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Home >> About ISRO >> Introduction
  Indian space programme driven by vision of
Dr Vikram Sarabhai
considered as the father of Indian Space Programme.
 
 
 
 
There are some who question the relevance of space activities in a developing nation. To us, there is no ambiguity of purpose. We do not have the fantasy of competing with the economically advanced nations in the exploration of the moon or the planets or manned space-flight. But we are convinced that if we are to play a meaningful role nationally, and in the comity of nations, we must be second to none in the application of advanced technologies to the real problems of man and society.
   
 
 
pace activities in the country started during early 1960s with the scientific investigation
of upper atmosphere and ionosphere over the magnetic equator that passes over Thumba near Thiruvananthapuram using small sounding rockets Realising the immense potential of space technology for national development, Dr. Vikram Sarabhai, the visionary leader envisioned that this powerful technology could play a meaningful role in national development and solving the problems of common man.

Thumba Equatorial Rocket Launching Station (TERLS), a few meters from the coastline,
St Mary Magdalene Church

Thus, Indian Space programme born in the church beginning, space activities in the country, concentrated on achieving self reliance and developing capability to build and launch communication satellites for television broadcast, telecommunications and meteorological applications; remote sensing satellites for management of natural resources.
The objective of ISRO is to develop space technology and its application to various national tasks. Accordingly, Indian Space Research Organisation (ISRO) has successfully operationalised two major satellite systems namely Indian National Satellites (INSAT) for communication services and Indian Remote Sensing (IRS) satellites for management of natural resources; also, Polar Satellite Launch Vehicle (PSLV) for launching IRS type of satellites and Geostationary Satellite Launch Vehicle (GSLV) for launching INSAT type of satellites.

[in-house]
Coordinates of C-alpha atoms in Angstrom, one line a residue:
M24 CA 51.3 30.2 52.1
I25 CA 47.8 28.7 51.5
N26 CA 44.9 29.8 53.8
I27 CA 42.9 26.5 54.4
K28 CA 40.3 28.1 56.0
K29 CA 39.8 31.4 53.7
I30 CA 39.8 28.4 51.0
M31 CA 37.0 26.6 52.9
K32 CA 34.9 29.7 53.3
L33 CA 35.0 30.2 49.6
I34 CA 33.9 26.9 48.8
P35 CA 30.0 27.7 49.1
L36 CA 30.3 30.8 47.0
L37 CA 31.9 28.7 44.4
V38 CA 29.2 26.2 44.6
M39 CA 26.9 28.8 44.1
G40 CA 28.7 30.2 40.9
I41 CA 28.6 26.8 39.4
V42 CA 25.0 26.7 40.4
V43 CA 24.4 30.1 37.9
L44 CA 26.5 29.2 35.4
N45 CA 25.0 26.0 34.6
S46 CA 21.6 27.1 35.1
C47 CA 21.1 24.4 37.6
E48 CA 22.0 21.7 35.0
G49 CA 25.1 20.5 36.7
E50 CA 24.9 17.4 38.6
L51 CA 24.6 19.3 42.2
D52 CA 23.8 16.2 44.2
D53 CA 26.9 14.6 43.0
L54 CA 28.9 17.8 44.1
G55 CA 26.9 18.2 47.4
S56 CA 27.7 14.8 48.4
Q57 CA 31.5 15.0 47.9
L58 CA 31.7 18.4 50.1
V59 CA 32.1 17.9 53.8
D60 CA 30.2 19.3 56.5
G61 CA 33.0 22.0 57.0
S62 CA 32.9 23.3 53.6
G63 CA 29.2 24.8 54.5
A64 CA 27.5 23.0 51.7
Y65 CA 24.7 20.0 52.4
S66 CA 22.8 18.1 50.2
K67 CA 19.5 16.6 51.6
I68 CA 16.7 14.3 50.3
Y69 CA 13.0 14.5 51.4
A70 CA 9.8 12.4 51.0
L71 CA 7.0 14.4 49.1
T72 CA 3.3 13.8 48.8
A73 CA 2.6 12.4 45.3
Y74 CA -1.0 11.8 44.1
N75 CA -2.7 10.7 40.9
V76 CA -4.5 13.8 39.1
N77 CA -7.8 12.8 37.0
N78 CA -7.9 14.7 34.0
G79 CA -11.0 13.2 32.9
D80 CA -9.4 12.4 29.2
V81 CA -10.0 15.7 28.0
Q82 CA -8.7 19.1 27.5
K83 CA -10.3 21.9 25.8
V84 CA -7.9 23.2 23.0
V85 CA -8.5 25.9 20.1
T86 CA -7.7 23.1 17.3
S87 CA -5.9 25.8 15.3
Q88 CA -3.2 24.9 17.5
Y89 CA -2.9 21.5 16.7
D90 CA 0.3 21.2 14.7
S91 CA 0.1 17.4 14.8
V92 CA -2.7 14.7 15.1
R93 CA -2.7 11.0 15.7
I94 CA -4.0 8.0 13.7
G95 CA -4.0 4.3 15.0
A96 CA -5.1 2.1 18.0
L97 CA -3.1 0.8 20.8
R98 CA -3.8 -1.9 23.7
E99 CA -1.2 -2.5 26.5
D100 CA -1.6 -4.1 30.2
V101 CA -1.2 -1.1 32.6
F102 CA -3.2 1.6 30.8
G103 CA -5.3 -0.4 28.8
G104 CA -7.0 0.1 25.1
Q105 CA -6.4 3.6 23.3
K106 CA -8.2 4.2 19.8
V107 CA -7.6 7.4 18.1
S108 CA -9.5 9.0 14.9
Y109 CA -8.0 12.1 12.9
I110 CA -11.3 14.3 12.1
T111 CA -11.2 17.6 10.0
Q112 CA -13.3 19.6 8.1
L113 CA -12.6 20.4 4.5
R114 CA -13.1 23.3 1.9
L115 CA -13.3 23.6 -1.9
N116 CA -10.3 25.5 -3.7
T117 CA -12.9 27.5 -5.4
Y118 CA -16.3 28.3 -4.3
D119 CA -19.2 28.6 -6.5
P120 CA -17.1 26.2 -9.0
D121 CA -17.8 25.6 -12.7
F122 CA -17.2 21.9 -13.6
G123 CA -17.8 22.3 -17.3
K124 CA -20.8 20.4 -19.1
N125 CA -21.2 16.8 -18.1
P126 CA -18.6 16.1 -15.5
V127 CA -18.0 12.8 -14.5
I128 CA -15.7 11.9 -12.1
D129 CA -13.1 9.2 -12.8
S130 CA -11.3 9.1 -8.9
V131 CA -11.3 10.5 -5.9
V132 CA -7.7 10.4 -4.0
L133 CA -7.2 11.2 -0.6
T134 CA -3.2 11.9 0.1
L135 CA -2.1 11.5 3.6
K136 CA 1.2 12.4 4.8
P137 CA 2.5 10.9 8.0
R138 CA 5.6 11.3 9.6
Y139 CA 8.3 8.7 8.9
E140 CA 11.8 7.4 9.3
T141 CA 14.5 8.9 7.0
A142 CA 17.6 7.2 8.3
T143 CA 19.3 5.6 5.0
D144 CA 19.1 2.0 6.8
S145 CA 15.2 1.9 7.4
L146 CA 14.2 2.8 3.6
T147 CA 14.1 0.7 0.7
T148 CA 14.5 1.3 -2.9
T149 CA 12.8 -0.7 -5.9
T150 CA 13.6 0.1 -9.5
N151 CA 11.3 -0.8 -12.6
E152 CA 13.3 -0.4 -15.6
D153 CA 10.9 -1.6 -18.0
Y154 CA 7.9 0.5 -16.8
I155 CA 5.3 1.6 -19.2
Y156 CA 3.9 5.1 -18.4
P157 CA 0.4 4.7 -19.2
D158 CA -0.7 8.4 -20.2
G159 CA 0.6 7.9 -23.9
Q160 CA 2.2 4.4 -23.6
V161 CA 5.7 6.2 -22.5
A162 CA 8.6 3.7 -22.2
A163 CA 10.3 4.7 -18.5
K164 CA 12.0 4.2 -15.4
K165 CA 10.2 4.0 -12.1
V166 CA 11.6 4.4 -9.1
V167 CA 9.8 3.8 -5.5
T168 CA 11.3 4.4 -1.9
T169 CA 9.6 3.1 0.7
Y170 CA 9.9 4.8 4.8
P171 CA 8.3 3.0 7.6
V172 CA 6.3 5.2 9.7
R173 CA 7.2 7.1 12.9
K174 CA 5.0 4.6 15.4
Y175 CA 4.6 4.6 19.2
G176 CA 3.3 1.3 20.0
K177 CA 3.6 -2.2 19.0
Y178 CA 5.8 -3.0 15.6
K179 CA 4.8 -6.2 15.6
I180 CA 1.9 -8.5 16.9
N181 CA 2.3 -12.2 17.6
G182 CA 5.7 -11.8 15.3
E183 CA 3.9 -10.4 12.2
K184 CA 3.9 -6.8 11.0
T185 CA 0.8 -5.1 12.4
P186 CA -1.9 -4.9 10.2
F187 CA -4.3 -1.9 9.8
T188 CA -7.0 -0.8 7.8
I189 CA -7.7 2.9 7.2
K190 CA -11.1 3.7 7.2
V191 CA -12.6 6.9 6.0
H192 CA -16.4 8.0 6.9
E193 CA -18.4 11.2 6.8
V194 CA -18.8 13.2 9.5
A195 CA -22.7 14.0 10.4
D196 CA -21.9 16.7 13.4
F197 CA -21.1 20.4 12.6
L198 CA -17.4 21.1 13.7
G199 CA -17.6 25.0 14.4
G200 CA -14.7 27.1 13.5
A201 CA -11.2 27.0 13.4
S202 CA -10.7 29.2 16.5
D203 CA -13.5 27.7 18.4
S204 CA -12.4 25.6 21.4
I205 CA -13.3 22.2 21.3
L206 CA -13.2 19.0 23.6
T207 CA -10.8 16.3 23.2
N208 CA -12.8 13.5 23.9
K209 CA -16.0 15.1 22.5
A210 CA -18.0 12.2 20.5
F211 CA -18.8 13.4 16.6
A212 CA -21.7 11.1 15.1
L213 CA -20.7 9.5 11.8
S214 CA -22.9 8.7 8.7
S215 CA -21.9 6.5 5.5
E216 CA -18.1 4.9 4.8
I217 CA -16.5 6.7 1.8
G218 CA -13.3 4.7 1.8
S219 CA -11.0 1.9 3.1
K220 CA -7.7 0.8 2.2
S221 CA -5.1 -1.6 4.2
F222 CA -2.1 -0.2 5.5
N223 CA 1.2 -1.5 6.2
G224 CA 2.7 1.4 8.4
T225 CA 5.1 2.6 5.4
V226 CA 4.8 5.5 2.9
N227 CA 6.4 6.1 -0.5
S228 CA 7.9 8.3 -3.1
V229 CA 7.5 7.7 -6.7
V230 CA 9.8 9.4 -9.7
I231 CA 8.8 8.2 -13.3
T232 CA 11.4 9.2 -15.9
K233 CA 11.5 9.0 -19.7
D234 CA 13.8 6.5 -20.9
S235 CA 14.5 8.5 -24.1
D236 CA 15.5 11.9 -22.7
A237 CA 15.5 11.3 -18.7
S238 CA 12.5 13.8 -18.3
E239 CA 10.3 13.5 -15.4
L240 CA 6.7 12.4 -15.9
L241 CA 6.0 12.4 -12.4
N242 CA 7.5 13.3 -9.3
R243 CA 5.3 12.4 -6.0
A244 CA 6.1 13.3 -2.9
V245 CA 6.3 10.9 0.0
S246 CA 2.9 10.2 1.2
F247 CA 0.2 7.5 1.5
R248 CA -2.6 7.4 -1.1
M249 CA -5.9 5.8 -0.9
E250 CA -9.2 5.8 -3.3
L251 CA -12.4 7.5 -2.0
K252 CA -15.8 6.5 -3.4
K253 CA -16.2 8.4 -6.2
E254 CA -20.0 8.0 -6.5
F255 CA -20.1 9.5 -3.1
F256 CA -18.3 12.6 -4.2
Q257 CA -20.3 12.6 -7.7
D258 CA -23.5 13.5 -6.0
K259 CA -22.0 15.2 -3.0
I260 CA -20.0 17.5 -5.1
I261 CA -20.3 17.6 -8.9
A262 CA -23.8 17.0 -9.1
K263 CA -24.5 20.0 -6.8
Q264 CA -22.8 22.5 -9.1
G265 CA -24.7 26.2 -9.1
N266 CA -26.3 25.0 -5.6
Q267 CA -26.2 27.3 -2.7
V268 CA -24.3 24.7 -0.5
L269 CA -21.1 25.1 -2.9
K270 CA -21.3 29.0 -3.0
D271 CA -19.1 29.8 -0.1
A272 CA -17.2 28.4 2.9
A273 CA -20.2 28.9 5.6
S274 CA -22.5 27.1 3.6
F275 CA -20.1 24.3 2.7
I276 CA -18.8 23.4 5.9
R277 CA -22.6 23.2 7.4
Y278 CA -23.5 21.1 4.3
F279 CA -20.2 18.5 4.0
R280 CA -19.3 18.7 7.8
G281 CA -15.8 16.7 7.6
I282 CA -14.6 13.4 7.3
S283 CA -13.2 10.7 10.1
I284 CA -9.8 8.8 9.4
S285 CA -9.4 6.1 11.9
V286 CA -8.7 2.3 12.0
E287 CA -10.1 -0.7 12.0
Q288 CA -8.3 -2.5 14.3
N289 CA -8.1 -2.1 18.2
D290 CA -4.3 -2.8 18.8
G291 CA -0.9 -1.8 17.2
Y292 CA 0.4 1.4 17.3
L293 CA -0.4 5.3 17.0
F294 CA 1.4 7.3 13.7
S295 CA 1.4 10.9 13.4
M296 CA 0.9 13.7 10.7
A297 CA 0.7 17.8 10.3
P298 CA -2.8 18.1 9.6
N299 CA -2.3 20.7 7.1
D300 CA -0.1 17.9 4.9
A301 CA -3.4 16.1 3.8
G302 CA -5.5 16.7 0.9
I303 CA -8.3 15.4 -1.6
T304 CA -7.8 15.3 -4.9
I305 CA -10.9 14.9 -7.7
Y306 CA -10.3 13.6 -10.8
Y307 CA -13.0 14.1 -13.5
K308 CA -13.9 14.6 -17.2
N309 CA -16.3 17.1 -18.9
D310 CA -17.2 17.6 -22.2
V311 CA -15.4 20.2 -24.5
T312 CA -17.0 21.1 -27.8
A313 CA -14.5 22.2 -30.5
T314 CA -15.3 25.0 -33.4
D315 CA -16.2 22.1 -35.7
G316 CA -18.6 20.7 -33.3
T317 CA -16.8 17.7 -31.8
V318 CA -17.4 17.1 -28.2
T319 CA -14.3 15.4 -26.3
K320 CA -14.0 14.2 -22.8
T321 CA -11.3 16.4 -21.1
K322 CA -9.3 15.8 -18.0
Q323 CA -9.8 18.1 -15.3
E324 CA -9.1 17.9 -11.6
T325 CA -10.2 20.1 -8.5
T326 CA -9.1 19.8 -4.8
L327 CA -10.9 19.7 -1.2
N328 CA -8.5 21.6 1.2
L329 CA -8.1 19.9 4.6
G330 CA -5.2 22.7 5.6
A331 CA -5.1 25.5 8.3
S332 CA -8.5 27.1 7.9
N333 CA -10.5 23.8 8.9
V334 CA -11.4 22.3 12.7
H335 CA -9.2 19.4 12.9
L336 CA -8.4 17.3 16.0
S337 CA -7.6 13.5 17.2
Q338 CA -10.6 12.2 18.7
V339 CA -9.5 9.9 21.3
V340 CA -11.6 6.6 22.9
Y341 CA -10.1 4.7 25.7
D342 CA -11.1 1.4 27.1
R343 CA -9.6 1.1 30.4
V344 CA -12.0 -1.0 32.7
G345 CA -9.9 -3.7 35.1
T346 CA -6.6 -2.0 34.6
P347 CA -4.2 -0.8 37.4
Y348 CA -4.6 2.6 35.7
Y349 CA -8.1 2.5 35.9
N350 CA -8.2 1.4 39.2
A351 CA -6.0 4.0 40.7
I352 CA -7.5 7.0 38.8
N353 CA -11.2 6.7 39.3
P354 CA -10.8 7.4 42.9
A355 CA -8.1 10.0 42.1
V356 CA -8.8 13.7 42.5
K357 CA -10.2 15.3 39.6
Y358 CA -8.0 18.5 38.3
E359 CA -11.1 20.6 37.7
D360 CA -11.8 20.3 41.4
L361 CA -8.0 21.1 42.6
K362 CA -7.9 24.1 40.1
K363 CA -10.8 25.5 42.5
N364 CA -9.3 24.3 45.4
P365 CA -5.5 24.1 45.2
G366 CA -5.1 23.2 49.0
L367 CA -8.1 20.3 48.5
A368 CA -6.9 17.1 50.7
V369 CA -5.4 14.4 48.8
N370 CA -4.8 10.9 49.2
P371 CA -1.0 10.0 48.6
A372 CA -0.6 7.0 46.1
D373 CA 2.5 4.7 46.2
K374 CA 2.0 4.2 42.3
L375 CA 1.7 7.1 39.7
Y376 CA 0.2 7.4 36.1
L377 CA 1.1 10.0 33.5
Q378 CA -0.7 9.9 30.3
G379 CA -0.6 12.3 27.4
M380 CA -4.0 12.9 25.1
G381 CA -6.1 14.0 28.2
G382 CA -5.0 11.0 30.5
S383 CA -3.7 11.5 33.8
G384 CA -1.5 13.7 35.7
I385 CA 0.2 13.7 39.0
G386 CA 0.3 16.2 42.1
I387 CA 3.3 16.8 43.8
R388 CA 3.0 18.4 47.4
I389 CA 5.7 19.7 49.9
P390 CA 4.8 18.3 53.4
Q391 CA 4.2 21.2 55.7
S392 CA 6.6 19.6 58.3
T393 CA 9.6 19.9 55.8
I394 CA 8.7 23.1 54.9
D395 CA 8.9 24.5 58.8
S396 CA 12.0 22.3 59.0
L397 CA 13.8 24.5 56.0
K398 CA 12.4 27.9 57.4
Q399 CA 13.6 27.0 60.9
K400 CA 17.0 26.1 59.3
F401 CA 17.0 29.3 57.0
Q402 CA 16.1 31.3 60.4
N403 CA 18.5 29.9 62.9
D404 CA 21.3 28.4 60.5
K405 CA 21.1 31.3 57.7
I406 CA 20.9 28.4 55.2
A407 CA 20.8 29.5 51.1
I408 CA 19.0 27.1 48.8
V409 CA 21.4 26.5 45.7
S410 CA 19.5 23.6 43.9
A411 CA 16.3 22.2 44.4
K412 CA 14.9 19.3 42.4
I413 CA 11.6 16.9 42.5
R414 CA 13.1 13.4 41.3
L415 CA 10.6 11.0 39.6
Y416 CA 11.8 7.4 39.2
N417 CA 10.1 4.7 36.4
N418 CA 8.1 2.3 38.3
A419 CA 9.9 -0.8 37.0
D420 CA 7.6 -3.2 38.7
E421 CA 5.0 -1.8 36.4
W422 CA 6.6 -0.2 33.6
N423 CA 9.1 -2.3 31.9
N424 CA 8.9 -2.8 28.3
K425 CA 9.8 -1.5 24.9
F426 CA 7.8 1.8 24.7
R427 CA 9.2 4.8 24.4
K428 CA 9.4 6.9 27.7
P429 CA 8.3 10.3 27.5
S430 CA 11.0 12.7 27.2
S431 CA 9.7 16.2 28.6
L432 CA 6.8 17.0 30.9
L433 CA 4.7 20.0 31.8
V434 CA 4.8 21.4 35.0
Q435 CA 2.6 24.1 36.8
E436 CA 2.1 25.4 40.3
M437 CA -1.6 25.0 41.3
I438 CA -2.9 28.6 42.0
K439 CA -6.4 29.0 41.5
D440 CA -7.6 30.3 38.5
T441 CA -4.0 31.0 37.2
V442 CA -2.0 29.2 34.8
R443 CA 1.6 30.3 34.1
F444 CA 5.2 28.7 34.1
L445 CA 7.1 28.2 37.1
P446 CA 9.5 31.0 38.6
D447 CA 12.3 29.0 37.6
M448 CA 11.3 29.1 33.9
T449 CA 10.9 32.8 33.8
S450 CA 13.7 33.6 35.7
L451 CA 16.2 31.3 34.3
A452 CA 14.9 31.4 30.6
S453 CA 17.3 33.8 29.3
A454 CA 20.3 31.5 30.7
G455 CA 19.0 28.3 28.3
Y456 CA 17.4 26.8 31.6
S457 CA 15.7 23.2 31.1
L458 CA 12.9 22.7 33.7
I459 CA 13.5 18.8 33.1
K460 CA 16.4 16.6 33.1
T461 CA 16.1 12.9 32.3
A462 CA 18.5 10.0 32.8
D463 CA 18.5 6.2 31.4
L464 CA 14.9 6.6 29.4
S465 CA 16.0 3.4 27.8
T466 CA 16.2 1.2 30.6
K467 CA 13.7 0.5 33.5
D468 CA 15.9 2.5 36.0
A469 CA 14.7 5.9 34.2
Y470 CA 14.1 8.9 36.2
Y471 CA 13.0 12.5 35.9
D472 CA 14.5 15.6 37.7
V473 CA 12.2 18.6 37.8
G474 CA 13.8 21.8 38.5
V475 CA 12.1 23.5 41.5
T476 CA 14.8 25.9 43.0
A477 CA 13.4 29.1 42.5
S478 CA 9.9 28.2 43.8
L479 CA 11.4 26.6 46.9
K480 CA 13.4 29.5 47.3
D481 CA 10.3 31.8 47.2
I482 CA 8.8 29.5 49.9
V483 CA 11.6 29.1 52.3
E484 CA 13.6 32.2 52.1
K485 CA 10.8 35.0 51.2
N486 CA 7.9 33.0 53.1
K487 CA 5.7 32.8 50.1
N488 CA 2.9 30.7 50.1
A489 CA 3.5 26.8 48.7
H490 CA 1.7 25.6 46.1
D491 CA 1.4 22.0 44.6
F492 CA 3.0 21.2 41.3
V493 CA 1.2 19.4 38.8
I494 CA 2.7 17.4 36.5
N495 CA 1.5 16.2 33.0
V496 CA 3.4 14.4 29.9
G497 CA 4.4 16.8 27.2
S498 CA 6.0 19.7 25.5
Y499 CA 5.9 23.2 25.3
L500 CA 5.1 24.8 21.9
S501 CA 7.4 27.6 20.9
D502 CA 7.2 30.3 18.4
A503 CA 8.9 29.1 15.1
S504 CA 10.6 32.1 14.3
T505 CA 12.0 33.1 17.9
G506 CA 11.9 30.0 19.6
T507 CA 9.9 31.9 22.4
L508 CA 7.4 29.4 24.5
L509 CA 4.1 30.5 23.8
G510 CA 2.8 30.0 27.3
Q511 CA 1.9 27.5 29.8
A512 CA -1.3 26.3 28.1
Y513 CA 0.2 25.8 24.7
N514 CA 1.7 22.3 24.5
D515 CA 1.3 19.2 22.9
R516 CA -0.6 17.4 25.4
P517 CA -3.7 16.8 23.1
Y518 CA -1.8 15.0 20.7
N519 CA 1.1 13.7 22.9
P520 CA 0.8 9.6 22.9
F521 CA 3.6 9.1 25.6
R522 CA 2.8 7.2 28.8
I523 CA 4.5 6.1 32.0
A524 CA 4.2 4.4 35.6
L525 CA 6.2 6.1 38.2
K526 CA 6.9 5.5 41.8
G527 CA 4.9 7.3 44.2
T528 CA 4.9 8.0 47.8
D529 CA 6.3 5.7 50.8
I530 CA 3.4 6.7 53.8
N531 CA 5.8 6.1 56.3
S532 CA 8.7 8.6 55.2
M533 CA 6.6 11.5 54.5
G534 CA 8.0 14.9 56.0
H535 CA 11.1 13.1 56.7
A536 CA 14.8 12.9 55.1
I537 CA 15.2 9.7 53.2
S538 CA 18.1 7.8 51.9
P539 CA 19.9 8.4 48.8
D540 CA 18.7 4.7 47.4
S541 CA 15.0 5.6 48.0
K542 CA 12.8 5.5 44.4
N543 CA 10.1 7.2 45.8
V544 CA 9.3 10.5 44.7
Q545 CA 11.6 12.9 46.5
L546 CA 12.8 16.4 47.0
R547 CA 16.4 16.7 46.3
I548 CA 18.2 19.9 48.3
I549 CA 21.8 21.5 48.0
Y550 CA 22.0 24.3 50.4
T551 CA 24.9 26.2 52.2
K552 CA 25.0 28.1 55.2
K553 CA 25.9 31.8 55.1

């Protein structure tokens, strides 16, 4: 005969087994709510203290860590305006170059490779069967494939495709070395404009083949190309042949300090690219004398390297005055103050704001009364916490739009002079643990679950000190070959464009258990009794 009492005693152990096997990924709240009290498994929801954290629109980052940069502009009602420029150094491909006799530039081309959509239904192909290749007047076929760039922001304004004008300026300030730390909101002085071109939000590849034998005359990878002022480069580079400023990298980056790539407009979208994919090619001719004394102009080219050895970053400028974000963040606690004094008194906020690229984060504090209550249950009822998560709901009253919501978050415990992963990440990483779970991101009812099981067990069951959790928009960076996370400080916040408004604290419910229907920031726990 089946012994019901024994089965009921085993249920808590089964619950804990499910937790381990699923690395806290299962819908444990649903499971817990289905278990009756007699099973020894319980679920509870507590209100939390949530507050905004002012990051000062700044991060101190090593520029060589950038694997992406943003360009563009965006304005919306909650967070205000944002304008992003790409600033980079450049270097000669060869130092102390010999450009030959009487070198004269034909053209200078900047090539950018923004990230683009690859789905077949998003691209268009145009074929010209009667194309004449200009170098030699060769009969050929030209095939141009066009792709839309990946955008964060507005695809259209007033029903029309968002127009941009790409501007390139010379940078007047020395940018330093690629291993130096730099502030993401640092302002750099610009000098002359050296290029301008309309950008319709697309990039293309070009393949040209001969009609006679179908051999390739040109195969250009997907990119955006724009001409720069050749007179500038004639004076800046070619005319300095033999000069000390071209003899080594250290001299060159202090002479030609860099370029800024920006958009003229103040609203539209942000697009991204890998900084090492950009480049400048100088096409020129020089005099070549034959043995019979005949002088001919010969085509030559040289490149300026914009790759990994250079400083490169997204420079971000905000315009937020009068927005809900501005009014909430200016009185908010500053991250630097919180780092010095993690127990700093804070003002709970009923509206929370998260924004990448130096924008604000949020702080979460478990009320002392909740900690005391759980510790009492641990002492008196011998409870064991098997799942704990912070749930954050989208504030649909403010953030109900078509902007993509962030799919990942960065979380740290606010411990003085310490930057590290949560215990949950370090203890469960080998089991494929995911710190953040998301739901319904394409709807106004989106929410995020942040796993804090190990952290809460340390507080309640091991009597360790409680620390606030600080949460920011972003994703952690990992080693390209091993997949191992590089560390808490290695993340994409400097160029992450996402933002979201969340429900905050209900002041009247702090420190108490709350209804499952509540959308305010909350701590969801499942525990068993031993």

The Space Commission formulates the policies and oversees the implementation of the Indian space programme to promote the development and application of space science and technology for the socio-economic benefit of the country. DOS implements these programmes through, mainly Indian Space Research Organisation (ISRO), Physical Research Laboratory (PRL), National Atmospheric Research Laboratory (NARL), North Eastern-Space Applications Centre (NE-SAC) and Semi-Conductor Laboratory (SCL). The Antrix Corporation, established in 1992 as a government owned company, markets the space products and services Click here for Organisation Chart
 
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